The scenes of Black Archives encompass family gatherings, holidays, vacations, nights out, moments of praise and worship, and time with friends. The photographs work to create connections across time and space to preserve a shared cultural lineage for future generations.
Renata Cherlise, the founder of Black Archives, fell in love with photography at a young age. As a young girl in Jacksonville, Florida, she would page through her family’s photo albums, with their distinct styles.
Her father Edwin was an amateur photographer who took on the role of family historian and documented family life with his Nikon. He would combine the photographs with cut-out magazine and newspaper clips to add pizzazz.
Meanwhile, Cherlise’s grandmother used a Polaroid, an easily accessible and affordable camera. In her albums, the photographs would be carefully captioned in the white margins of the photographs, which were then placed in albums chronologically.
One of her favorite photographs is a Polaroid of her parents during a night out in 1985. This photograph opens the third part of her new book, dedicated to “Exteriors: To Be Witnessed.” Her parents took pride in their appearance and would coordinate their outfits in advance so that wherever they went, people would take notice.
“As we got older, my father even brought me and my siblings into his process, allowing us to do last minute tasks from shining his shoes to doing a quick line up with clippers to make sure his hair was tapered. My mother got ready behind closed doors, building anticipation and suspense. What would she be wearing? How would she do her hair? We waited eagerly until the door opened and she came out ready to take on the world. And the world paid homage: she once won a cash prize for ‘best dressed’ at the club.” They would often pose like this at a club, in front of a backdrop designed for the theme of the night’s event. When they came home with the photograph, her father would add it to the family photo album.
“I didn’t know it then,” Cherlise said, “but it built the foundation for the ways in which photography could be used to foster connections while preserving the past, so that I could call up the memories, emotions, and kinship I felt watching them get ready to step out.”
Cherlise is a multidisciplinary, research-based visual artist who uses various mediums to explore the themes of identity, family and culture. In her work, she has always included a mix of vernacular and professional photography and has never separated the two in her practice. Rather she sees them as two sides of the same coin: the preservation of culture and history.
“I’m often amazed by how universal our stories are: that even though each picture is extremely specific, it transcends time and place so that we recognize ourselves and loved ones in photos of strangers. I feel this looking through archives, seeing faces of people I don’t know but … recognizing something familiar about them, be it their expression, gesture, or pose. Maybe it’s something about their outfit or hair, the setting or the action unfolding.”
In 2011 Cherlise began sharing photographs on Tumblr as @lostinurbanism. In 2015 she moved to Instagram as @blackarchives.co. Both accounts have included both vernacular and professional work over the years. But when she first thought about turning the project into a book, she returned to her roots in the family photo album.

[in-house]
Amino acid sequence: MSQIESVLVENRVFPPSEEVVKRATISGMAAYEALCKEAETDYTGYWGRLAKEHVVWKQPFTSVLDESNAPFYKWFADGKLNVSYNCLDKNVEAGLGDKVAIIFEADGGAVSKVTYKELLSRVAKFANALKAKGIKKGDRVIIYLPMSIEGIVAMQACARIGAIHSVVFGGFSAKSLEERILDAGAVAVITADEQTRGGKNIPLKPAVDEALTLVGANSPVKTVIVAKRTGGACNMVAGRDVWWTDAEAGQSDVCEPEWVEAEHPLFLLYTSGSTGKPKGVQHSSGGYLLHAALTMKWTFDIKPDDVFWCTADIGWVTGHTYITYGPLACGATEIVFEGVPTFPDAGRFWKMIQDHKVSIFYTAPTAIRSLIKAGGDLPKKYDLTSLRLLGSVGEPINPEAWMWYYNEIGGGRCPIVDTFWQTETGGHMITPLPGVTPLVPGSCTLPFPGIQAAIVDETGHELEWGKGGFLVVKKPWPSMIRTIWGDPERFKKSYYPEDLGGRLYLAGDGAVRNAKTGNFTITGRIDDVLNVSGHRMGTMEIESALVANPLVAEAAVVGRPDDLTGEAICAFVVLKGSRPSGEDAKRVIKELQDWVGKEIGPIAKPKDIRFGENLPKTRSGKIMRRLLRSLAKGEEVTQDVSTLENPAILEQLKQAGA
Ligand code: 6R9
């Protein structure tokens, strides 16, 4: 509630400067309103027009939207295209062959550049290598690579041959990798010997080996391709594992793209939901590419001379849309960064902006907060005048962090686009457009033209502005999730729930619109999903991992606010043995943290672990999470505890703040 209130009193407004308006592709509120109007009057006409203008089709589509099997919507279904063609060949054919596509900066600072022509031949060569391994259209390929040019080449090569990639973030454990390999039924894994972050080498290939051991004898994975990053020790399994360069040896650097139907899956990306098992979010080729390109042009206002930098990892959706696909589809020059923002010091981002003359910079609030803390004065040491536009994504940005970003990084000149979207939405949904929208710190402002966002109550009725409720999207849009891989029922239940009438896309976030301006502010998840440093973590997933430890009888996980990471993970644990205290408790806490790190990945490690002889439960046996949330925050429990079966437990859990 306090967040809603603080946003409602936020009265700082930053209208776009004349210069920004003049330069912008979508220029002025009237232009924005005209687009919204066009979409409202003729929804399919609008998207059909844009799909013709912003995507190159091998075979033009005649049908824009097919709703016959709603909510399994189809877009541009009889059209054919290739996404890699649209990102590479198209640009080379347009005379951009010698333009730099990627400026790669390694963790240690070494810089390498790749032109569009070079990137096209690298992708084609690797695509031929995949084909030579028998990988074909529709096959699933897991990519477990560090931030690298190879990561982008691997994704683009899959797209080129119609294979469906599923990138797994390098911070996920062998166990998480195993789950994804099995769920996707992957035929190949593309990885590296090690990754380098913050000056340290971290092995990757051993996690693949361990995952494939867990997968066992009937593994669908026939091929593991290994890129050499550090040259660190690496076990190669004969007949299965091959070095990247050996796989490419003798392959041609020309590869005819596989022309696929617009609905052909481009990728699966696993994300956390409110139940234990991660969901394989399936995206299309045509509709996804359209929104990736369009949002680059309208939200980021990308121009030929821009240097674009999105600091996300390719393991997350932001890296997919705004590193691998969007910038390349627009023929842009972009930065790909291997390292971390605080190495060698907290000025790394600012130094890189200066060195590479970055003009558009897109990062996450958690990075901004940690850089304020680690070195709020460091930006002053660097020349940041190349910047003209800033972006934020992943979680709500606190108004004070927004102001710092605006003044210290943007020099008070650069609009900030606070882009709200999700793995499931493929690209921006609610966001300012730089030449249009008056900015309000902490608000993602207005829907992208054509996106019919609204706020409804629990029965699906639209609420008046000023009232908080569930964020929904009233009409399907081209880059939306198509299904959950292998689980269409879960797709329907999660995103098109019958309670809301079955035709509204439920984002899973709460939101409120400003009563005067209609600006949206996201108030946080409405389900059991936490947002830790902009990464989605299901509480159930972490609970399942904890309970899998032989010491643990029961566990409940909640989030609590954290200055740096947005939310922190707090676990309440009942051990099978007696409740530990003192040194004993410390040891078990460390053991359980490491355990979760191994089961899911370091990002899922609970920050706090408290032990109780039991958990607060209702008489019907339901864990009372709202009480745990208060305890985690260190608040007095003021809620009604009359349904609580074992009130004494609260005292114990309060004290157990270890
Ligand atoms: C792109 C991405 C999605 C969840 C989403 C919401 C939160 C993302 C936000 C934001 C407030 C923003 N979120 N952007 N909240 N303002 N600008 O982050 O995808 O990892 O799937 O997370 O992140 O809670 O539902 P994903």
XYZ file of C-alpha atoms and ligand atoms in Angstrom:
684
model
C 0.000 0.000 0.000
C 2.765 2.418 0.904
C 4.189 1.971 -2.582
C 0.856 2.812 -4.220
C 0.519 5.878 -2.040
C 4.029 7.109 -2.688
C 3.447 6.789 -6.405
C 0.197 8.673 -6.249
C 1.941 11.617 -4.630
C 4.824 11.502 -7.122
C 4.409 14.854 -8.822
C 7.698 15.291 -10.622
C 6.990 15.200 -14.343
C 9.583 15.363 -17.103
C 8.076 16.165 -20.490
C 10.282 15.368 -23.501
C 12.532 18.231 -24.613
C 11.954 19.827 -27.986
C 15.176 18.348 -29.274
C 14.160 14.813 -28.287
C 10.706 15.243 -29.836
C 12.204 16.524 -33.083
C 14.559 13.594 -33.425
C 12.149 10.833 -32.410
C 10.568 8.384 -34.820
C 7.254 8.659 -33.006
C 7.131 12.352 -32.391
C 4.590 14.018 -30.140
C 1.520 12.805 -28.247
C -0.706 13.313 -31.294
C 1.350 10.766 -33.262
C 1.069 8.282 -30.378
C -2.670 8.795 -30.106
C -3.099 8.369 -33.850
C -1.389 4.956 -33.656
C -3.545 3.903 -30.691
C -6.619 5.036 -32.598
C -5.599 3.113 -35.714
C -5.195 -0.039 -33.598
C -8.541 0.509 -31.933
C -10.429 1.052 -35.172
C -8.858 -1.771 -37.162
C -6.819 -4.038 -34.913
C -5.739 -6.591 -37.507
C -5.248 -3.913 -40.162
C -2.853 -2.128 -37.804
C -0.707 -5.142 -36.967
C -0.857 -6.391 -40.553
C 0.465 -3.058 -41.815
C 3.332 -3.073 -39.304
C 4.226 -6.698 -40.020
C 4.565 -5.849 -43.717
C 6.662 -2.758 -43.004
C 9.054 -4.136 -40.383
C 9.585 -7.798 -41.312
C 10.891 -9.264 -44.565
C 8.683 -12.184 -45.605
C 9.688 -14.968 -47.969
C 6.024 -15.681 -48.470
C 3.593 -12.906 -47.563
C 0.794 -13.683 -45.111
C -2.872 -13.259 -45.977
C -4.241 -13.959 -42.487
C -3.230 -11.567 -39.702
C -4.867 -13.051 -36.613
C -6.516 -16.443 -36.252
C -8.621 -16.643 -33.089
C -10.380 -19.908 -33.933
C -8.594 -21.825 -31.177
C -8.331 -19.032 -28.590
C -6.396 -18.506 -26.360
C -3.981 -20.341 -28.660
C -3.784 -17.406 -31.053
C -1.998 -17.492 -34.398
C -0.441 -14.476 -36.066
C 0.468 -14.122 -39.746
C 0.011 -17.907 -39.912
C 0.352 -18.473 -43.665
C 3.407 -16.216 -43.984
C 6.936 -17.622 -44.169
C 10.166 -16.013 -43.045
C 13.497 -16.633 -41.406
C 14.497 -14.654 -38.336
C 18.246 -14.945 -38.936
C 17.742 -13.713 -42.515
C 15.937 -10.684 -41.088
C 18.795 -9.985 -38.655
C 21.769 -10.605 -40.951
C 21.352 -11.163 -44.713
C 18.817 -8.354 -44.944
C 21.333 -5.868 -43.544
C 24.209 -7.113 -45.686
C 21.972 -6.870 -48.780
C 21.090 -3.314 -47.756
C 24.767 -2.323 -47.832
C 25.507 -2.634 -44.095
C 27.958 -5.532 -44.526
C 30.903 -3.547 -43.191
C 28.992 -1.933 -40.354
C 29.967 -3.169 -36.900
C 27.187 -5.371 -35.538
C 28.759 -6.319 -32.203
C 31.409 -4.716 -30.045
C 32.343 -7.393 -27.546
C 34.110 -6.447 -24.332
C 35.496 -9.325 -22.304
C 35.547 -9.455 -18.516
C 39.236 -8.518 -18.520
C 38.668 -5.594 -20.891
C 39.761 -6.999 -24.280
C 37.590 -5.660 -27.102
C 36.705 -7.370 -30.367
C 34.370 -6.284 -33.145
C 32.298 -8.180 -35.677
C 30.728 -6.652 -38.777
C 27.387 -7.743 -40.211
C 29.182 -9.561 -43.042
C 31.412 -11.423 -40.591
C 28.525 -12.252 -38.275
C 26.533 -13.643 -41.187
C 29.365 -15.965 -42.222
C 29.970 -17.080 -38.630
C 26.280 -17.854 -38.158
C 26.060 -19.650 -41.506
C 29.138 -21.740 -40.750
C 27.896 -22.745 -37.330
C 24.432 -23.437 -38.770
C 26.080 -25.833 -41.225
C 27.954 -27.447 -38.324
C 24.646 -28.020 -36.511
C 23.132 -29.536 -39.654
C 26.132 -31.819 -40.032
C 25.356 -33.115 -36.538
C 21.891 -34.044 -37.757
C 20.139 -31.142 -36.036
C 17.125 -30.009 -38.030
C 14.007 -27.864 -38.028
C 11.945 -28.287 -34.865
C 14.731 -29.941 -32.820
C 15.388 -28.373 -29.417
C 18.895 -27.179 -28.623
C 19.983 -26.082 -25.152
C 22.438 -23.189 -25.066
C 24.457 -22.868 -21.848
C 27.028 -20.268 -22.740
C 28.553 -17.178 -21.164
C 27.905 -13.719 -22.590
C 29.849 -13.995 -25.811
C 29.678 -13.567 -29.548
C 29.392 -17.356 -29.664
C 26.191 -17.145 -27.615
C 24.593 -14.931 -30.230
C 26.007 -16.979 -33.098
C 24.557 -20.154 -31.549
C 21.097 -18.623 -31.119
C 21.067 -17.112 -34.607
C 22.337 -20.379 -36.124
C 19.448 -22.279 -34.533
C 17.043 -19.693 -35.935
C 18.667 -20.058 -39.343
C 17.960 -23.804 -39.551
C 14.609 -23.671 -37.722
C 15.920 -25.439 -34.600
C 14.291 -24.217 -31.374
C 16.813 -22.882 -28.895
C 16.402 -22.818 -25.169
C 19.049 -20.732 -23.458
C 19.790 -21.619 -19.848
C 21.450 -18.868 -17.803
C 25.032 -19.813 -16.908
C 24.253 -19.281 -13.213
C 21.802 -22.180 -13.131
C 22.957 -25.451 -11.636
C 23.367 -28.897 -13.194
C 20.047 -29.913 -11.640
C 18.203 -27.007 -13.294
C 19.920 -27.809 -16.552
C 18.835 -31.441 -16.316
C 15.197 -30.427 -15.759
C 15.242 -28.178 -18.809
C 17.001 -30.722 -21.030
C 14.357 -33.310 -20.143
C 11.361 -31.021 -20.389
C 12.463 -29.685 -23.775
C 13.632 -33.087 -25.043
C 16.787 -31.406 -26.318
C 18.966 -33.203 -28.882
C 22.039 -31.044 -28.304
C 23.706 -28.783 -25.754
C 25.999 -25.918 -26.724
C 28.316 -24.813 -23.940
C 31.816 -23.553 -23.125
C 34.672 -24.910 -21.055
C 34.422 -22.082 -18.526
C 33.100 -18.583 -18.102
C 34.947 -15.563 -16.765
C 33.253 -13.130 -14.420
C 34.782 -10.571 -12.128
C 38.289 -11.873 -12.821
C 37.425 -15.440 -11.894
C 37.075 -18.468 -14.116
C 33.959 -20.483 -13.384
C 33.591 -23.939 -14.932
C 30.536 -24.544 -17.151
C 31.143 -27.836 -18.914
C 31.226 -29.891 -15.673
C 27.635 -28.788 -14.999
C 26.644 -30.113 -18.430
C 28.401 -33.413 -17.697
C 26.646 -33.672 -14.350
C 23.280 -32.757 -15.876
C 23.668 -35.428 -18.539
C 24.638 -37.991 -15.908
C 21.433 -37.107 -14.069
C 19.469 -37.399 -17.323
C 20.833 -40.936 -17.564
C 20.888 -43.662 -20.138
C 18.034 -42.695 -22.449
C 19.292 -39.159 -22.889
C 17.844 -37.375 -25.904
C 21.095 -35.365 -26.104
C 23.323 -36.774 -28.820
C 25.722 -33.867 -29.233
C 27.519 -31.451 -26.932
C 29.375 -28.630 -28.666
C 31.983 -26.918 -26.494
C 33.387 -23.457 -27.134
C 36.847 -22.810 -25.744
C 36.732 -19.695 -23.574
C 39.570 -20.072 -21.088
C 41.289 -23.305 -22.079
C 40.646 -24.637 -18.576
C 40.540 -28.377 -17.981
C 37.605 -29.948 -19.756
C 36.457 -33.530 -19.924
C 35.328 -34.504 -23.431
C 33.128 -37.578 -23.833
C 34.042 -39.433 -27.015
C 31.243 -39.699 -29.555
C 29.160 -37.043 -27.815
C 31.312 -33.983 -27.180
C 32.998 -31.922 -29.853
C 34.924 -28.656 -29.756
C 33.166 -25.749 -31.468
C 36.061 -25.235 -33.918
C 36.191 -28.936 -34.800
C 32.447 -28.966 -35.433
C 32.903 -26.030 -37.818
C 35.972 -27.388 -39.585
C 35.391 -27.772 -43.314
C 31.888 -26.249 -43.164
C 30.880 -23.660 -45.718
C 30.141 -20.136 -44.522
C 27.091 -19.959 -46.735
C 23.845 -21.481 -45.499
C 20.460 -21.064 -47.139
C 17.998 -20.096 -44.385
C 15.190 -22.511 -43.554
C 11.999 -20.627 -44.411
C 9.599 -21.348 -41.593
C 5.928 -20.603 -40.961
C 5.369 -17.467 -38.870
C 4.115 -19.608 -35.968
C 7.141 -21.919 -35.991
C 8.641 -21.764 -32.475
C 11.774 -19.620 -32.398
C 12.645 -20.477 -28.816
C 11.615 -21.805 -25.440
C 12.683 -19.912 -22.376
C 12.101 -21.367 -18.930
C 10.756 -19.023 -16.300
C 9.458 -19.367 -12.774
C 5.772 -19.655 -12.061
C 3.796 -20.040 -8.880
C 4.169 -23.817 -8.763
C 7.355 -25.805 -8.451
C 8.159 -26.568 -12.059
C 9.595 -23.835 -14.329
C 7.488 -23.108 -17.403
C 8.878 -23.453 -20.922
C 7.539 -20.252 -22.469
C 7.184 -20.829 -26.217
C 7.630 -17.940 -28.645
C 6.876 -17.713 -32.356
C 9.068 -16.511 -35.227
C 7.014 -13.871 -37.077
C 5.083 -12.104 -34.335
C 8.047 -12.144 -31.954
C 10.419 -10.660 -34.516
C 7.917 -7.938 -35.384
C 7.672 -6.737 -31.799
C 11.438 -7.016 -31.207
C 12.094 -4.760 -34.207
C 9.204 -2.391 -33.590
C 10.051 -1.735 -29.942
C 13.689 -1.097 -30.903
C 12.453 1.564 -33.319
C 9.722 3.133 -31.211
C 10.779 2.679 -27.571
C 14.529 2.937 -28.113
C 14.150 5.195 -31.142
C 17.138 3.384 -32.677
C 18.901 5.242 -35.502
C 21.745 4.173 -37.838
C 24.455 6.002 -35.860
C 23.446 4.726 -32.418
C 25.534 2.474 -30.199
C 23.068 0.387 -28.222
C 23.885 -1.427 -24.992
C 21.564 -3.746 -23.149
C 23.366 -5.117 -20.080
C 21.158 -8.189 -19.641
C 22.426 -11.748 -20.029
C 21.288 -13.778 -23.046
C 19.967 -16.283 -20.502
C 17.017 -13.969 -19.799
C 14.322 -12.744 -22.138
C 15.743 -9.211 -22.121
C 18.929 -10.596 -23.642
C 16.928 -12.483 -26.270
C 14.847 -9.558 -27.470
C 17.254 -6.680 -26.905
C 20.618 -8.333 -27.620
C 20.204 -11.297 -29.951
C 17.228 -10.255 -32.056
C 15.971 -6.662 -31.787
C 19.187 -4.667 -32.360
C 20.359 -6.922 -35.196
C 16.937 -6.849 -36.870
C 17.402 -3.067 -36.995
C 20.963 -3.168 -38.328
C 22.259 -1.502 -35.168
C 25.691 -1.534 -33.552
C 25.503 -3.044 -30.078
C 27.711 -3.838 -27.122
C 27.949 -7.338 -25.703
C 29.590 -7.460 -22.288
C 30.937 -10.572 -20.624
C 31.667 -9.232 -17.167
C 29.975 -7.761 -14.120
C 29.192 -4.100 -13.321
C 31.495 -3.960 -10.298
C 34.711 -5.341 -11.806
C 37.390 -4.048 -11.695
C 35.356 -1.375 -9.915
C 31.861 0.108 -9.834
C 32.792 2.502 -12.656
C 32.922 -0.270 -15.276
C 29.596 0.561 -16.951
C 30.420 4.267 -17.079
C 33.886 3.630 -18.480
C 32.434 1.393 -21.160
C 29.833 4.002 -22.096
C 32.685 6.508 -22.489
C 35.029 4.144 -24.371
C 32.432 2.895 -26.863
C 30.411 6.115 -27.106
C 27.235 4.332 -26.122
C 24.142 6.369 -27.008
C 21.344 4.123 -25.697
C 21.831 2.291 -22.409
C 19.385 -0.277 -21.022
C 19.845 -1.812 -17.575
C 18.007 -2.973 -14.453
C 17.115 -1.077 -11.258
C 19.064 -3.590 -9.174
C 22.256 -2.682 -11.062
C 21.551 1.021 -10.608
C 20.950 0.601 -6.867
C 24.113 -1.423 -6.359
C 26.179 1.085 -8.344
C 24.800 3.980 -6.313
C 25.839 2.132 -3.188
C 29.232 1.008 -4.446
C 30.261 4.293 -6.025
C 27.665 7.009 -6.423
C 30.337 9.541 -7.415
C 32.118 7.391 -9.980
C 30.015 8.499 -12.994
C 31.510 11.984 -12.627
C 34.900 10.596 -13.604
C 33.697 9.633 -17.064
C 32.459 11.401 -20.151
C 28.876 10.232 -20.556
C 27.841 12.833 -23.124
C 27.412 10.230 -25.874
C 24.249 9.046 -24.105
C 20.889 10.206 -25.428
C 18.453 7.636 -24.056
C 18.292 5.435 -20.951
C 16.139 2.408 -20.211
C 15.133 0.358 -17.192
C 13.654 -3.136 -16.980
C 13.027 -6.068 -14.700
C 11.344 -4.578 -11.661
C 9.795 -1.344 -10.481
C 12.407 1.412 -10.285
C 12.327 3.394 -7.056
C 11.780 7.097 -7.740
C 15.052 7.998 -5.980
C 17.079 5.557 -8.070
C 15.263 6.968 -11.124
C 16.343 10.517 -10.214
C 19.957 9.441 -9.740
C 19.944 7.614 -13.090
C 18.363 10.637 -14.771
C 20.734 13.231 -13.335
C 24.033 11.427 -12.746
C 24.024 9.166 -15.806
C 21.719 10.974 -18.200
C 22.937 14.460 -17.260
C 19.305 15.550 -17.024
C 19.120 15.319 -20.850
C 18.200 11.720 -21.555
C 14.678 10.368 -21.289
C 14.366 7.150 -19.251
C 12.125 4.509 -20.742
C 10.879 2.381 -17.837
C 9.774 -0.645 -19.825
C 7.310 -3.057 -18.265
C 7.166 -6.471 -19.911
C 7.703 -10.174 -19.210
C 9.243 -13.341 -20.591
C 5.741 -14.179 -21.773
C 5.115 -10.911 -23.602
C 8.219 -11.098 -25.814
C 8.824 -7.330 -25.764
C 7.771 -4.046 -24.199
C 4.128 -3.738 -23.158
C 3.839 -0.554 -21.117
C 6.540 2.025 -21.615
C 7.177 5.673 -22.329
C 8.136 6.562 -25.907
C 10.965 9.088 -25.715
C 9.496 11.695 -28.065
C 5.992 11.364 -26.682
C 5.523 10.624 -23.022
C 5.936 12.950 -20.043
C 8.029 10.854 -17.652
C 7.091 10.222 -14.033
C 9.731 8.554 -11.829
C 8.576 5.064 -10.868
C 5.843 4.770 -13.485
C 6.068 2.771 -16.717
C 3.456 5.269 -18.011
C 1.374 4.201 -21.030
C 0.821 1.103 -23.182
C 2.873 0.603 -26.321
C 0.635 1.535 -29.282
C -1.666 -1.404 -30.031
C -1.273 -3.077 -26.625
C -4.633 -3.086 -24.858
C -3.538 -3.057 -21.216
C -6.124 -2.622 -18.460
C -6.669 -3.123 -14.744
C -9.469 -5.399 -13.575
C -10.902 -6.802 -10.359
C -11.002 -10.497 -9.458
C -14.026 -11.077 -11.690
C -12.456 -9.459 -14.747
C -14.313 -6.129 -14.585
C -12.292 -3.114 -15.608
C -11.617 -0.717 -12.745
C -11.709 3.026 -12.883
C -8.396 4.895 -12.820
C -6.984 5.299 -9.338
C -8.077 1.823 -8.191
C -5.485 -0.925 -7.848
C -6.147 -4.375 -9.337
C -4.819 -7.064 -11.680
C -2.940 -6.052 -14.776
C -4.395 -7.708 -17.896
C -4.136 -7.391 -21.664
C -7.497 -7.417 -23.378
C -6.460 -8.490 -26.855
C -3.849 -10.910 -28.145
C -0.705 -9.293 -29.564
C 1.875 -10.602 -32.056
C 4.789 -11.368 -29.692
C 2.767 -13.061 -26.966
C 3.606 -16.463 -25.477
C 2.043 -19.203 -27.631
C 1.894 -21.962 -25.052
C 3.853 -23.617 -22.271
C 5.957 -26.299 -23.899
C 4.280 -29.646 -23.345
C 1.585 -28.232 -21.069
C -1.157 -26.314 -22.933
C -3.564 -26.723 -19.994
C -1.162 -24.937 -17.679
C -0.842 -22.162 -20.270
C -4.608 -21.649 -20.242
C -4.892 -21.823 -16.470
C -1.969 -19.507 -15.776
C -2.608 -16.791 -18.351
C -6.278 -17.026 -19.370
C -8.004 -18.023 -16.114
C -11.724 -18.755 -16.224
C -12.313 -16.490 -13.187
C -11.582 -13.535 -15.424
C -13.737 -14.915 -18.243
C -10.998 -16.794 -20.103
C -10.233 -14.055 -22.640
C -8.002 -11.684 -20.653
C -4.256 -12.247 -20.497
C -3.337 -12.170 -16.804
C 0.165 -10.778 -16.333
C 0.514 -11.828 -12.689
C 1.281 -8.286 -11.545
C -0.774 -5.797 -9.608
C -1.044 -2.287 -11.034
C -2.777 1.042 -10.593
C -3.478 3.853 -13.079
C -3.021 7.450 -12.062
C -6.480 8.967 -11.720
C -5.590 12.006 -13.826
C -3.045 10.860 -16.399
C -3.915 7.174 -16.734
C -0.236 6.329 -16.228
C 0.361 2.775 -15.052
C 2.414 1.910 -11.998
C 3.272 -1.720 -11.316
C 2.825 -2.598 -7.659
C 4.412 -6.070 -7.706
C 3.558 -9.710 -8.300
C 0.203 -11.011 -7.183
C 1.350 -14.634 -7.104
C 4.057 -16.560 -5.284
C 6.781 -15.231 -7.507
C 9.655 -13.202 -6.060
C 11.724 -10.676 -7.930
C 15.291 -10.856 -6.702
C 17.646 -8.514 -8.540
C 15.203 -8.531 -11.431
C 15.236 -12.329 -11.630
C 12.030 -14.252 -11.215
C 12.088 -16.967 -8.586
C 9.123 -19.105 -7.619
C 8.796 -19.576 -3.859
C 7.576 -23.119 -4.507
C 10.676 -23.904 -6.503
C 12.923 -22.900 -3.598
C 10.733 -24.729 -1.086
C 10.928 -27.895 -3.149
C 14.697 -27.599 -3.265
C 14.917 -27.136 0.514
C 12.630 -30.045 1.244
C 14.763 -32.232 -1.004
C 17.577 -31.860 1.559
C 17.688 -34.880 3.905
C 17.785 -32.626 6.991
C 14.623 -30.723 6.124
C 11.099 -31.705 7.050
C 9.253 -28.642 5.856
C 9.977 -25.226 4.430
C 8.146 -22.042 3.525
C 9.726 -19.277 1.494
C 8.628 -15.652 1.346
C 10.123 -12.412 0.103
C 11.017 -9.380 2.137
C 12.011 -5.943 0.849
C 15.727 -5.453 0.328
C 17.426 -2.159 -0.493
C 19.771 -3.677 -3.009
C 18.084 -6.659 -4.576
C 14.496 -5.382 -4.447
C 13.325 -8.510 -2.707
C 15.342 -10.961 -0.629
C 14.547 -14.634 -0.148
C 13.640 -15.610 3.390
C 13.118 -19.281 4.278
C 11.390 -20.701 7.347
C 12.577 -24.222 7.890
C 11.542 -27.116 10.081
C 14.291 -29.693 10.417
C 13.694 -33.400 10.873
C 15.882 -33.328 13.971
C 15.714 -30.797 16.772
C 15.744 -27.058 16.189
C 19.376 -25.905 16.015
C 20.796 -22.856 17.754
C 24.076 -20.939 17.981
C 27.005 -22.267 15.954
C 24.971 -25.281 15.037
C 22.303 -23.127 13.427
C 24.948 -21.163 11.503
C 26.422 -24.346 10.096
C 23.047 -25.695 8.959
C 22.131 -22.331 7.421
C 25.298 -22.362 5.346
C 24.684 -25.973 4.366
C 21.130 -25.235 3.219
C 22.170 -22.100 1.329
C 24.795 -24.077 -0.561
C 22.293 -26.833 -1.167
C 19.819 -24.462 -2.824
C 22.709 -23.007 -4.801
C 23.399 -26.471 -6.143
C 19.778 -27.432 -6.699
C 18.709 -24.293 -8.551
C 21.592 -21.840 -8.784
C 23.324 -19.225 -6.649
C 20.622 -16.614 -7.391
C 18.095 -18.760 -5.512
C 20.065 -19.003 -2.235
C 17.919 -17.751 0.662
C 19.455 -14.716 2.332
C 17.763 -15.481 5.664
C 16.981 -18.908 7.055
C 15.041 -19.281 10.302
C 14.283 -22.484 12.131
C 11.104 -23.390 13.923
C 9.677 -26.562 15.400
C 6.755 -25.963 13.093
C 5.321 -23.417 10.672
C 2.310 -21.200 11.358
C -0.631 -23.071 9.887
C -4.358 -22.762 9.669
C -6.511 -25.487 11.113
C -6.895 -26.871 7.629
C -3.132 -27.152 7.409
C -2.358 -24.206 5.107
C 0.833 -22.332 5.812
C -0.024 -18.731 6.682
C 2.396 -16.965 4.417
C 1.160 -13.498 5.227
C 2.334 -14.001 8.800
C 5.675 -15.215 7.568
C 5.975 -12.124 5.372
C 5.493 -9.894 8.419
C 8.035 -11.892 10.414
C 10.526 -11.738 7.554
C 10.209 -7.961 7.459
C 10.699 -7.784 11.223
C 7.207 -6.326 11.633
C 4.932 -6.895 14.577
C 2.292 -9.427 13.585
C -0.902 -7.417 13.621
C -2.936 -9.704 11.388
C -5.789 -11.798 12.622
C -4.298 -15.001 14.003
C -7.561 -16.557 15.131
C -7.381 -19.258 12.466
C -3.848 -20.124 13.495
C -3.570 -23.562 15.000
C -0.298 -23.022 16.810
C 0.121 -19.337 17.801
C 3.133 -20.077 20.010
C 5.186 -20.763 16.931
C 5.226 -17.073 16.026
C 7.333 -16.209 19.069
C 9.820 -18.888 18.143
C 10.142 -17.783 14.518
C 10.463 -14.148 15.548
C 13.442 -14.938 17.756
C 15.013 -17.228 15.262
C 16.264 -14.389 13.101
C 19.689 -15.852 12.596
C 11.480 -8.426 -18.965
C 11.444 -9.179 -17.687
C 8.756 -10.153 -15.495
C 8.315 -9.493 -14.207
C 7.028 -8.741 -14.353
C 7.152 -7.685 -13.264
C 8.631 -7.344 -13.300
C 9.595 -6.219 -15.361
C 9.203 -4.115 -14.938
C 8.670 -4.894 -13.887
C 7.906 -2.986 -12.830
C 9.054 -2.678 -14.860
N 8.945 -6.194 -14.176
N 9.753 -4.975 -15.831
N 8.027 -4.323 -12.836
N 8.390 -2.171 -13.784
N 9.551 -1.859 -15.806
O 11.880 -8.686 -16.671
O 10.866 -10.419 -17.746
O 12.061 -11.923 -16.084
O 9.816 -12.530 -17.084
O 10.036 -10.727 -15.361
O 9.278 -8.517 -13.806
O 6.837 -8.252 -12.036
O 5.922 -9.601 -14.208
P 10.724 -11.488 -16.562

“With this book, I want to share stories of Black life”
“Through our Instagram account, I noticed that our community wanted to share their stories not only with me but with other folks on our platform. I’d often receive direct messages with people inquiring about the best way to tell their family’s story. So, I opened a call for submissions for folks to contribute family photos for the book.”
She began to sort the photographs into common themes shared by all the submissions and began building a framework for the book from there. Some other collections were sourced from institutions where a family may have donated copies of their albums to be used in research or study, or other archival projects that look at the broader story of the Black experience.
“With this book, I want to share stories of Black life as told by the people living them. The beauty of vernacular photography is that it is made by insiders so that the people on both sides of the camera share a personal relationship and the creation of the picture becomes an extension of that kinship. These photographs are filled with love, and to gaze upon them is to bear witness to that expression of respect, compassion, consideration, and care.”
While some of the photographs come from her family albums, Black Archives is not about them. Rather it is an effort to honor, celebrate, cherish, preserve, and pass on Black American life from one generation to the next.
“In looking at Black Archives, I hope people recognize the priceless value of their own photographs, with the understanding that their own family photos are both art and artifact. Vernacular photographs do not need to be hung in galleries or museums, sold at auction, or printed in art books to be worthy of the same veneration and value as fine art,” Cherlise said. “With the publication of this book, I hope family photo albums are restored to their rightful place as an heirloom. With the advancements of technology, many have come of age without actual printed photos, while countless digital files have been lost, corrupted, or destroyed. I hope people are inspired to create their own archives, transforming digital files into physical prints. There’s something magical about holding a picture of a loved one, especially when that is all that is left.”
Black Archives is published by Ten Speed Press, an imprint of Penguin Random House, and can be purchased through their website.